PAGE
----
Building the $27 billion Yamal liquefied natural gas project meant shipping more than 5 million tons of materials to construct a forest of concrete and steel 600 kilometers north of the Arctic circle, where temperatures can drop to -50 degrees celsius and the sun disappears for two months straight.
Yet those challenges weren’t as tough as the U.S. sanctions imposed in 2014, forcing a complete refinancing just as construction was about to start. Jacques de Boisseson, head of the Moscow office of French energy giant Total SA, which has a 20 percent stake in Yamal LNG, said there were “various moments” when he thought the project may never happen.
Three years later, the first shipment of Yamal LNG’s gas represents a gargantuan effort from the Russian establishment to demonstrate that one of President Vladimir Putin’s flagship projects would not be derailed by sanctions. The launch of the project in the face of sanctions has helped spur Moscow’s political pivot to China, which provided much of the financing. Novatek PJSC, which controls Yamal LNG, is already talking about its next LNG project.
The first cargo is on board a tanker headed for a port near London, helping the U.K. to cope with cold winter weather and an unplanned shutdown of a clutch of its own North Sea fields. That the gas will end up in a European country that’s backed sanctions against Russia may please many in Moscow.
“We had a dream,” Mark Gyetvay, deputy chief executive officer of Novatek, said on Tuesday. “Now we have realized that dream.”
For Yamal LNG, the timing of the U.S. sanctions against Russian shareholders in the project in 2014 couldn’t have been worse. It was just embarking on one of Russia’s largest-ever international financing packages, and planning to attract significant investment from western banks. In a further obstacle, the sanctions prevented Novatek’s Gyetvay from working on the financing deal as he is a U.S. citizen.
“For Novatek, it’s a triumph over adversity,” said James Henderson, director of natural gas at the Oxford Institute for Energy Studies. “Russians have got it running and that is a bit of a triumph for them that underlines again that sanctions struggle to be effective.”
Yamal’s partners hoped that non-U.S. banks and companies would step into the breach and provide the necessary financial support. But talks dragged on through 2014 and 2015 without a deal, as few were willing to risk the wrath of the U.S. government by helping to fund the project, and a tumble in oil prices changed the economic calculus.
China was the only hope remaining besides Russia’s state banks. But those negotiations were just as tortuous. Novatek several times made predictions about when a deal would be signed, only to see the self-imposed deadlines pass without a result.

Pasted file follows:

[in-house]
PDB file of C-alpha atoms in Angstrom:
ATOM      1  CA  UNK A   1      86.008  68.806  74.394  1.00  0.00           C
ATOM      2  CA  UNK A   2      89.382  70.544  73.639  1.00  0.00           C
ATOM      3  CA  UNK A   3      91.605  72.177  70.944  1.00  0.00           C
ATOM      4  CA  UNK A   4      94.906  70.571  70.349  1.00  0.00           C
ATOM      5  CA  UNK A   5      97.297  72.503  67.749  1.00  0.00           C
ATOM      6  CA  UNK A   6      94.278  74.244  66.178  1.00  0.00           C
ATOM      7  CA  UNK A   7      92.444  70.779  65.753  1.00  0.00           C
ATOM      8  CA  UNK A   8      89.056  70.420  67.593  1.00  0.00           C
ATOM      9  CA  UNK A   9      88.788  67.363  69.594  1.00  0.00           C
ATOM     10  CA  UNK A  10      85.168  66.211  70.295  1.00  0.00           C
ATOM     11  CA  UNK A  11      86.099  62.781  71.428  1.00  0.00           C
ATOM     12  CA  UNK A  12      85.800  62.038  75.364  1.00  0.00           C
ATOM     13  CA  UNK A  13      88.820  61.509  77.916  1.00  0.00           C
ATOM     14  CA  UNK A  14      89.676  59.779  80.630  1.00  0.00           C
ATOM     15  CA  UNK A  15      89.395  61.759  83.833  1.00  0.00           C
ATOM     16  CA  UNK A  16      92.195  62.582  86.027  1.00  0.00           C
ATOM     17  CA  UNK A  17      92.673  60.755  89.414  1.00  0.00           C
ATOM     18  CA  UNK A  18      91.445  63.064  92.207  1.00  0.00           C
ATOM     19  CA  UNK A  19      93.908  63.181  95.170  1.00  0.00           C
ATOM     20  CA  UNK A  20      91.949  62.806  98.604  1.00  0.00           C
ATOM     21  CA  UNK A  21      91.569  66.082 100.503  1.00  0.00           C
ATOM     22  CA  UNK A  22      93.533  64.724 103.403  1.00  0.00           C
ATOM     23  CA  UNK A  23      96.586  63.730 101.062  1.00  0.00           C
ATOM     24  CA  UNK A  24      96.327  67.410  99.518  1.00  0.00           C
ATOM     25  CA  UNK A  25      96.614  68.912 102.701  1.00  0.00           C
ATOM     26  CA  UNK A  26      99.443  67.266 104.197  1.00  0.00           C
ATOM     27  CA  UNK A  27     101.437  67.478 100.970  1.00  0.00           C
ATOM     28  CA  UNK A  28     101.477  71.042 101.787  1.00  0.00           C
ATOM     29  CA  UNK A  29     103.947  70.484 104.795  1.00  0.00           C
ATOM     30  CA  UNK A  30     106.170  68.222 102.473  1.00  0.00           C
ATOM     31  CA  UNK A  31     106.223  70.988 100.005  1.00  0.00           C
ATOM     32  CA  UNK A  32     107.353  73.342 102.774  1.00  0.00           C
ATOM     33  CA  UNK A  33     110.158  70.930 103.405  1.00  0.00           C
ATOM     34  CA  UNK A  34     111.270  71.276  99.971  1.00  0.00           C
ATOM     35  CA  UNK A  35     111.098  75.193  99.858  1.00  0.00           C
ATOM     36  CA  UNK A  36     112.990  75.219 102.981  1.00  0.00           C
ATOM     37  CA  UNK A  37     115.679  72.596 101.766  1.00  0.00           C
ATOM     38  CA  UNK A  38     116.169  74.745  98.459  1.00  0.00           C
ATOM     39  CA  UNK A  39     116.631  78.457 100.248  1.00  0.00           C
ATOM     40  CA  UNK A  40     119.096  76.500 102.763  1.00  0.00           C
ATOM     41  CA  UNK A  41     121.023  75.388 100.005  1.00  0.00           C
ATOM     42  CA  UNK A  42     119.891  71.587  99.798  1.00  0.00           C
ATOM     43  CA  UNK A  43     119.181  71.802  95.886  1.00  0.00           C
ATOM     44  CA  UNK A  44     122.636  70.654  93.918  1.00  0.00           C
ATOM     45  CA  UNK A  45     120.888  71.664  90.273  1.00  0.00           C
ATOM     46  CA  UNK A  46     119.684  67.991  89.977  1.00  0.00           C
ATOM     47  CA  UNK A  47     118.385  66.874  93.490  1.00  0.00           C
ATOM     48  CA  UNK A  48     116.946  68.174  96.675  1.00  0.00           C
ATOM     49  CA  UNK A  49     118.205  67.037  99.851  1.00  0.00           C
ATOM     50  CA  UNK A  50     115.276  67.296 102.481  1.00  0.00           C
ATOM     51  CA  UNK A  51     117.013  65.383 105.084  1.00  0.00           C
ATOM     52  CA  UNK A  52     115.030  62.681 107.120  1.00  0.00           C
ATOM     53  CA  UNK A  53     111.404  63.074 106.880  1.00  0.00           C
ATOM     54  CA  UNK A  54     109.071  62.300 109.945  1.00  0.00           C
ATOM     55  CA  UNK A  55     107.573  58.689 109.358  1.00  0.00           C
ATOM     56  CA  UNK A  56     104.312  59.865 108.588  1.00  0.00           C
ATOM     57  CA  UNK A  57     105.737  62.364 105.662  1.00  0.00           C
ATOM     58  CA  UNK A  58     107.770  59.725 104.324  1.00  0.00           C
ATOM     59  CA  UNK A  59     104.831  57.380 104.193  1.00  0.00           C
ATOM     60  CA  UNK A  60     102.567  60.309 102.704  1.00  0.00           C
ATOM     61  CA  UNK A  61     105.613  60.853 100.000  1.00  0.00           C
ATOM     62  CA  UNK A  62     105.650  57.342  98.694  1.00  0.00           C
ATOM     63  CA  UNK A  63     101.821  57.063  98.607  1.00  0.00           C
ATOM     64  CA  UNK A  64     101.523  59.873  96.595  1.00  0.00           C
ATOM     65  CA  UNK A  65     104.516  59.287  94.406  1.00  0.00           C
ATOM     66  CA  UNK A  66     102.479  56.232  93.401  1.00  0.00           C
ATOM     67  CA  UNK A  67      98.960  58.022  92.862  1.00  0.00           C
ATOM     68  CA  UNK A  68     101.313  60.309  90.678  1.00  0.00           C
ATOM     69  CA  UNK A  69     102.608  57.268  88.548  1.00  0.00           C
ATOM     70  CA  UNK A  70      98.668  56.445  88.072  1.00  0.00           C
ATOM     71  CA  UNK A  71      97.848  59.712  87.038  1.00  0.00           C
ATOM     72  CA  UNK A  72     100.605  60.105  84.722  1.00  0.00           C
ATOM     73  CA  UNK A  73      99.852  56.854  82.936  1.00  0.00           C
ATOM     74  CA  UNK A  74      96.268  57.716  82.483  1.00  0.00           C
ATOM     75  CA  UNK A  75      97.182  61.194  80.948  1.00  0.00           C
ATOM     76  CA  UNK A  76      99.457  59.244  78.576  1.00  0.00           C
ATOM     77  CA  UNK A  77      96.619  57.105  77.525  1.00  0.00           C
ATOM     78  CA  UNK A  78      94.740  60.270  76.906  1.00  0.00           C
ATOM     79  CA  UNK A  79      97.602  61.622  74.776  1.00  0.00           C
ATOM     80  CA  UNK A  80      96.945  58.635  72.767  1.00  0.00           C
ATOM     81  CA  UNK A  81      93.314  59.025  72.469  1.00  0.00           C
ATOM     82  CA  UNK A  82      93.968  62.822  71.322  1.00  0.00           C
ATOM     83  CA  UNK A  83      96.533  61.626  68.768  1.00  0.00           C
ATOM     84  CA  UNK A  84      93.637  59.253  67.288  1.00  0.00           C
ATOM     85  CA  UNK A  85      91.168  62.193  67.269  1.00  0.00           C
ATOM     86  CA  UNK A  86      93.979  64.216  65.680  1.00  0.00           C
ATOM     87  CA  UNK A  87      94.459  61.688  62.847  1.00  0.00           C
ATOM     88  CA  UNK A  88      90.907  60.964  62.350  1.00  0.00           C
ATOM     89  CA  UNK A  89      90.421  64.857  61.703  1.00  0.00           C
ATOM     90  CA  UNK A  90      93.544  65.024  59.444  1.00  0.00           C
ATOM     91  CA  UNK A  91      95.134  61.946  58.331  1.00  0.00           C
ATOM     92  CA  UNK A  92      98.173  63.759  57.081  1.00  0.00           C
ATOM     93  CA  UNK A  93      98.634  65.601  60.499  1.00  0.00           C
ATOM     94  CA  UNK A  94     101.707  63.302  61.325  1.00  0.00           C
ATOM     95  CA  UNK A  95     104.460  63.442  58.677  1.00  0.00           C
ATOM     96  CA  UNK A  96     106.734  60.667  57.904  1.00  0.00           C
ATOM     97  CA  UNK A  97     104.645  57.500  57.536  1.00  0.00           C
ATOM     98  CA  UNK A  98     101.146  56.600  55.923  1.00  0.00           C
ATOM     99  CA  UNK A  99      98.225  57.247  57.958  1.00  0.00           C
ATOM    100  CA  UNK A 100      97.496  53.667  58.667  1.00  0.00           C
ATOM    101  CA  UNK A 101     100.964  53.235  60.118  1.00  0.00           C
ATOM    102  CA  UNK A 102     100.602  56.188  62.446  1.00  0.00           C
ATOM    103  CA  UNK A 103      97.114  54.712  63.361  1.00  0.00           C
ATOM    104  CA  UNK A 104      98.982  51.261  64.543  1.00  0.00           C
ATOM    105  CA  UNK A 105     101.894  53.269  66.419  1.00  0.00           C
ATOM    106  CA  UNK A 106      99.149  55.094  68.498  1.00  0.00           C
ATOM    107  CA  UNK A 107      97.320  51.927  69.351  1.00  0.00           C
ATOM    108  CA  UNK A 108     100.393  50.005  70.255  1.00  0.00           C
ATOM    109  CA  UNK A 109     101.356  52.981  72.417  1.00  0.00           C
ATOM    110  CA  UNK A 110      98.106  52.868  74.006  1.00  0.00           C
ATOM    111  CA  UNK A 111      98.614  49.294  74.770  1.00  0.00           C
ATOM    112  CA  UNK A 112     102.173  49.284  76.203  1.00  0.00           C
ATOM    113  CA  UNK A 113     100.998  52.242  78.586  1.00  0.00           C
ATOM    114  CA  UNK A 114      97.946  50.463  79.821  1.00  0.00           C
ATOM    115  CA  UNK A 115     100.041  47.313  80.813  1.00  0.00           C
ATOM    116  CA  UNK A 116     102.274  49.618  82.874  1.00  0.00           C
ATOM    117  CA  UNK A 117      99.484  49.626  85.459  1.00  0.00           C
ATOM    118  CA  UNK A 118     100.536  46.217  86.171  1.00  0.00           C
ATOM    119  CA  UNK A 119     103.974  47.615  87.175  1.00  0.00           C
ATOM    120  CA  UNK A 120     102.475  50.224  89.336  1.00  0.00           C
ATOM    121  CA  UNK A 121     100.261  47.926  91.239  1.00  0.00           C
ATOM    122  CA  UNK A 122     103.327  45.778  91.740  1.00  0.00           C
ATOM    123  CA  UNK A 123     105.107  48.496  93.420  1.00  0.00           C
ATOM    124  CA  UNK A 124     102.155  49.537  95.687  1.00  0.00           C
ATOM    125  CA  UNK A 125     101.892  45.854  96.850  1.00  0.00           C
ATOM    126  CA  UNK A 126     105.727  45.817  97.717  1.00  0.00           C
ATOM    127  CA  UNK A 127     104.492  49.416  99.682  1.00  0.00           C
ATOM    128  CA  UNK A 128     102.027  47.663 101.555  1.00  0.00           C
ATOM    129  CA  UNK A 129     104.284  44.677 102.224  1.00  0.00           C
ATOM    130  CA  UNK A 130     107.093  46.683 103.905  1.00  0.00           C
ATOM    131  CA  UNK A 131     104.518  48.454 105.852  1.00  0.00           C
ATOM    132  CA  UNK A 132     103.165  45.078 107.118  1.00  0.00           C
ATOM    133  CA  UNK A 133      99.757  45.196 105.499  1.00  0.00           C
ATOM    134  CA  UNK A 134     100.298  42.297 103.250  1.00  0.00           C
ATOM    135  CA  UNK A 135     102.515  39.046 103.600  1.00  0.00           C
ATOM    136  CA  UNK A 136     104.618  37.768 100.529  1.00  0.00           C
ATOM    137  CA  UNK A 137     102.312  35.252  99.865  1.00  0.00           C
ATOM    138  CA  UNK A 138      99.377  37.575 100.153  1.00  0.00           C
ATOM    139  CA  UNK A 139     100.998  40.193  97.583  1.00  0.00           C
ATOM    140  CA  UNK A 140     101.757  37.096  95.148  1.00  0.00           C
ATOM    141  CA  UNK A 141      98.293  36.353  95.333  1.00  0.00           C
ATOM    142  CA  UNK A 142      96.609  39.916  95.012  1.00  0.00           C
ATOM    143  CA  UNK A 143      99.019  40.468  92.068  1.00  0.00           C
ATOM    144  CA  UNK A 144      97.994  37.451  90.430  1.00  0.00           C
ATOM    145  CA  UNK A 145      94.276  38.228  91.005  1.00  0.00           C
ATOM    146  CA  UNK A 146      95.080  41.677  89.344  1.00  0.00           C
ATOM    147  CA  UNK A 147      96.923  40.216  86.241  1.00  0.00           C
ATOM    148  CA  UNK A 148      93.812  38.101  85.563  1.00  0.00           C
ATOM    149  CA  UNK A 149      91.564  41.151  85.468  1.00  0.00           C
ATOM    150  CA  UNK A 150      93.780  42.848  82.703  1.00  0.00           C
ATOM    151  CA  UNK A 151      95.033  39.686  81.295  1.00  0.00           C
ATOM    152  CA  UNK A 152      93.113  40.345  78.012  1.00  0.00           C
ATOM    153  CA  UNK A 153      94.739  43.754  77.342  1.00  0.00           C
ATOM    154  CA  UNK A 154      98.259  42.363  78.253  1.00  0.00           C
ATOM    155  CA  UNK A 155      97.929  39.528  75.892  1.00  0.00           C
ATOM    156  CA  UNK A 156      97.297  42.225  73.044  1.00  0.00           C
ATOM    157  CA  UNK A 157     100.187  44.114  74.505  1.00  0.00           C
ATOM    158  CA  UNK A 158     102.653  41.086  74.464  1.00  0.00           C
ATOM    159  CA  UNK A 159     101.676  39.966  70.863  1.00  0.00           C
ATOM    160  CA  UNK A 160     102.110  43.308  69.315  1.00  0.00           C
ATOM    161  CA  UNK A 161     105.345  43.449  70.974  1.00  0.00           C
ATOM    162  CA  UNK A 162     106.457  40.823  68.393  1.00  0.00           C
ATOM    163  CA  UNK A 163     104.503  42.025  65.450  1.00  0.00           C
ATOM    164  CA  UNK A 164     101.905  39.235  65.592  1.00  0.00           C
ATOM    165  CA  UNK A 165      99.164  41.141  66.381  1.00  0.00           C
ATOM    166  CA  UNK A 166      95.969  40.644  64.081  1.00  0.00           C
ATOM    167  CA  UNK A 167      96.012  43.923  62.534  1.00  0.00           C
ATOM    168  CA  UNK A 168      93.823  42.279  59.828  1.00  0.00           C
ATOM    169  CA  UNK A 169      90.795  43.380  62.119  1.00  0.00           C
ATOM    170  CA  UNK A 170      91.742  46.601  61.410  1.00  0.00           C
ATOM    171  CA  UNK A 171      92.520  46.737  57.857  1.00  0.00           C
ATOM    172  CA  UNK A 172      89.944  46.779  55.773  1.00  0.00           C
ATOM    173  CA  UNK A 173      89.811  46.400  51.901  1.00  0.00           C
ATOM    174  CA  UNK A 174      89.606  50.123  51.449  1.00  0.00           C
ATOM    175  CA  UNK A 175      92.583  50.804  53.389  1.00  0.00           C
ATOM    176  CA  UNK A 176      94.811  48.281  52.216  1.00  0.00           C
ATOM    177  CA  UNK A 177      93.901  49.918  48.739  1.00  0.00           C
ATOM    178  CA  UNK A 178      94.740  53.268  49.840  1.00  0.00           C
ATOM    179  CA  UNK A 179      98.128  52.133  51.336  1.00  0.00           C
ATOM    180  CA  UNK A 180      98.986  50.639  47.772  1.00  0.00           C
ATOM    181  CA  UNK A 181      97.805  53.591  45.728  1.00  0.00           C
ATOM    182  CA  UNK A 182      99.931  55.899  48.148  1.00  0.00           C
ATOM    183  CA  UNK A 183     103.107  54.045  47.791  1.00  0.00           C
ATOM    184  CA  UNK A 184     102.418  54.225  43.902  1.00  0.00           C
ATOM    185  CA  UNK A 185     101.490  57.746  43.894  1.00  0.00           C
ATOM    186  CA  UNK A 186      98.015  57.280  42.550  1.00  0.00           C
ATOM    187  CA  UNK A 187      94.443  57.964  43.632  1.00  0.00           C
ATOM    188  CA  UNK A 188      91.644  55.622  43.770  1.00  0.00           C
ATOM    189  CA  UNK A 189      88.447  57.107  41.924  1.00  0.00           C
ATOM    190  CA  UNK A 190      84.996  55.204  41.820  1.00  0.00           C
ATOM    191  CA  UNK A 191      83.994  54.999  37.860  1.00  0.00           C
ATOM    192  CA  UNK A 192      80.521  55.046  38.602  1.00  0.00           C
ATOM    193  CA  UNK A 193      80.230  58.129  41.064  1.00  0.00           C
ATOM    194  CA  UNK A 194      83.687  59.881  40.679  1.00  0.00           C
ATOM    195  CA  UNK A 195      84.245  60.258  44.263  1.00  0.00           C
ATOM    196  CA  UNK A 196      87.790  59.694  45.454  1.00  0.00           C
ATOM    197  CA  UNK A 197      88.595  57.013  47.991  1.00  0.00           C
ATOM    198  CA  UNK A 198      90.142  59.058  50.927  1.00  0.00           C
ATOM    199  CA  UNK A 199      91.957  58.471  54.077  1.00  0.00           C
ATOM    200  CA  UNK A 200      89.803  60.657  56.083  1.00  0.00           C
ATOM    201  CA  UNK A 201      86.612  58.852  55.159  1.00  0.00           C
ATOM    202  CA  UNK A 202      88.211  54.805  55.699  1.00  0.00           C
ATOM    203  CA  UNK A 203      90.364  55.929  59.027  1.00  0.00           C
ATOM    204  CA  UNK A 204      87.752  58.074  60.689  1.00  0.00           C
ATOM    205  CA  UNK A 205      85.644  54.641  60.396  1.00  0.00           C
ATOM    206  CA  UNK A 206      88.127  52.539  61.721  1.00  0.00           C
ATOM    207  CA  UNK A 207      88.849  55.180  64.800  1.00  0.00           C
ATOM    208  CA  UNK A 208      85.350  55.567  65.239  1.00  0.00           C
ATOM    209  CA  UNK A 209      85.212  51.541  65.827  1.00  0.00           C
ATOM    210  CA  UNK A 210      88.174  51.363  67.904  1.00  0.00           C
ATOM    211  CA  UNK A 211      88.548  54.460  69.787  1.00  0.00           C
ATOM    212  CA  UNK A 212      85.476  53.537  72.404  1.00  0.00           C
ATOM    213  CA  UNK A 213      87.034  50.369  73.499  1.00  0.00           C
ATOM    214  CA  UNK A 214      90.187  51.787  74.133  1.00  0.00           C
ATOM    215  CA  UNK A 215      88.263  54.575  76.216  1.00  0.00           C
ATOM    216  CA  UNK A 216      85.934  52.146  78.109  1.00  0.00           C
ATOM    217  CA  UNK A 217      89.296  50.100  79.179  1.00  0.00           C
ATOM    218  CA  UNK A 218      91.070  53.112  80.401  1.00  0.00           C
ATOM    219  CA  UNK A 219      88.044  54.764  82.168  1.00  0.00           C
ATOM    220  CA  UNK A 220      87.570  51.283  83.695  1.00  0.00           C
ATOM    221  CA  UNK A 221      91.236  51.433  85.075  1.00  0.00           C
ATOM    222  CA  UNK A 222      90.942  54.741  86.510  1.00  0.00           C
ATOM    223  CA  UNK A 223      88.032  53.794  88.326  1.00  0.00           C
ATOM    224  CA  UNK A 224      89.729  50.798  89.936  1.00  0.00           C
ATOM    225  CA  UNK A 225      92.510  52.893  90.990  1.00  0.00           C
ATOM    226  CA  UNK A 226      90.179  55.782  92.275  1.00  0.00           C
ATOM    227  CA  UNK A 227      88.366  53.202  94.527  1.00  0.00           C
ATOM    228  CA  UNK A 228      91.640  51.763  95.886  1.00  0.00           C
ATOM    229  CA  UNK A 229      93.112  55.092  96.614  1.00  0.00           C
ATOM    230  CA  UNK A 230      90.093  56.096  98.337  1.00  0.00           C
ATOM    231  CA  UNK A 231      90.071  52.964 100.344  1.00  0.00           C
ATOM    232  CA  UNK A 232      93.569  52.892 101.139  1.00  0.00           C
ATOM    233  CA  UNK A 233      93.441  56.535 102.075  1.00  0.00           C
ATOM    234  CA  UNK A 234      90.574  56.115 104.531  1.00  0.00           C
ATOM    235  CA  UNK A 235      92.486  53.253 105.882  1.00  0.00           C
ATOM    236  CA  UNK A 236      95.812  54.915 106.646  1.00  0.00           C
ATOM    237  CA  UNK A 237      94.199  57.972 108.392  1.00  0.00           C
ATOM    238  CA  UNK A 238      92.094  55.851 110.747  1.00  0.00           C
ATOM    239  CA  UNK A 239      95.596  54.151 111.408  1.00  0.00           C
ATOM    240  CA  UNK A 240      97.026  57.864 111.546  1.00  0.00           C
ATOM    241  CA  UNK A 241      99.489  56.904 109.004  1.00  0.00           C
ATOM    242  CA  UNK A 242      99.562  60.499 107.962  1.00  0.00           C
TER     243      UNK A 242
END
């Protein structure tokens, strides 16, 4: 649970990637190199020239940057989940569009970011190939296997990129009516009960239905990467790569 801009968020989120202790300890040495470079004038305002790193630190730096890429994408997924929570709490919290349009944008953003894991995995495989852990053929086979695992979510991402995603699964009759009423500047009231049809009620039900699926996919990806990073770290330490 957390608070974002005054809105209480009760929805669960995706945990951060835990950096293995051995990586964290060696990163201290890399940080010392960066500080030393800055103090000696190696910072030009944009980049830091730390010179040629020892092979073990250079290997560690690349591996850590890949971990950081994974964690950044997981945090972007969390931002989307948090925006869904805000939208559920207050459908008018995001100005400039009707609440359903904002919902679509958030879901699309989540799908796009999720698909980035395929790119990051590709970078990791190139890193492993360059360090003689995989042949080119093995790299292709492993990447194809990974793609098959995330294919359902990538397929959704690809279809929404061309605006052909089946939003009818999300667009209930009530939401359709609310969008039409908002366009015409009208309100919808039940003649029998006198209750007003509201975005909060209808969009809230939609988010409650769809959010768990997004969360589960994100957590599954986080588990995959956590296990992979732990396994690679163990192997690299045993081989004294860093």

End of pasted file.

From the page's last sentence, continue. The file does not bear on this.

“Quite frankly, we are beginning to lose our patience with the excessive comments and a myopic focus on the single point,” Gyetvay told analysts in October 2015, conceding that the process had been “painstakingly slow.”
Russia was forced to backstop the project, providing 150 billion rubles ($2.5 billion) of funding from the National Welfare Fund, a rainy-day reserve built up to stabilize retirement provisions, in a high-stakes show of support.
Finally in April 2016, two Chinese state banks agreed to provide $12 billion to the project in euros and rubles.
“There was a period of uncertainty,” Gyetvay said on Tuesday. “And then when China came in that ended.”
Novatek’s achievement was not just one of political willpower and financial engineering. It was also technical.
Putin, officially opening the plant in the harsh climate of northern Siberia last week, told an audience including Gazprom PJSC chief Alexey Miller that several people had come to him with a list of reasons why it couldn’t work. “This is certainly a complex project, and we have good people here in this room, good professionals, who warned me at the beginning of this journey: ‘Do not do this’,” he said.
Gazprom had previously considered building an LNG plant in the same region but concluded it was too challenging. Other big LNG projects around the world have suffered large budget over-runs.
“It’s the only project I can think of in the last decade that actually is on time and on budget,” said Henderson at the Oxford Institute. “It’s pretty impressive.”
That wasn’t all the result of the engineering prowess of Novatek and partners Total and CNPC. The project was helped by a tumble in the ruble in late 2014 – cutting the cost of Russia-sourced equipment and labour at a key moment in the construction.
What’s more, it received large amounts of Russian government support, not only in the form of financing. Yamal LNG also enjoys generous tax breaks, and the state has helped to build some of the necessary infrastructure.
For Novatek, the successful launch of the project means questions are now turning to the future. On Tuesday, it outlined plans for some $60 billion of investments together with partners in a second LNG plant, a trans-shipment terminal in the far east and new domestic gas supplies.
“Today is a great moment for Novatek,” Gyetvay said. “Our new strategy transforms Novatek into a global gas power.”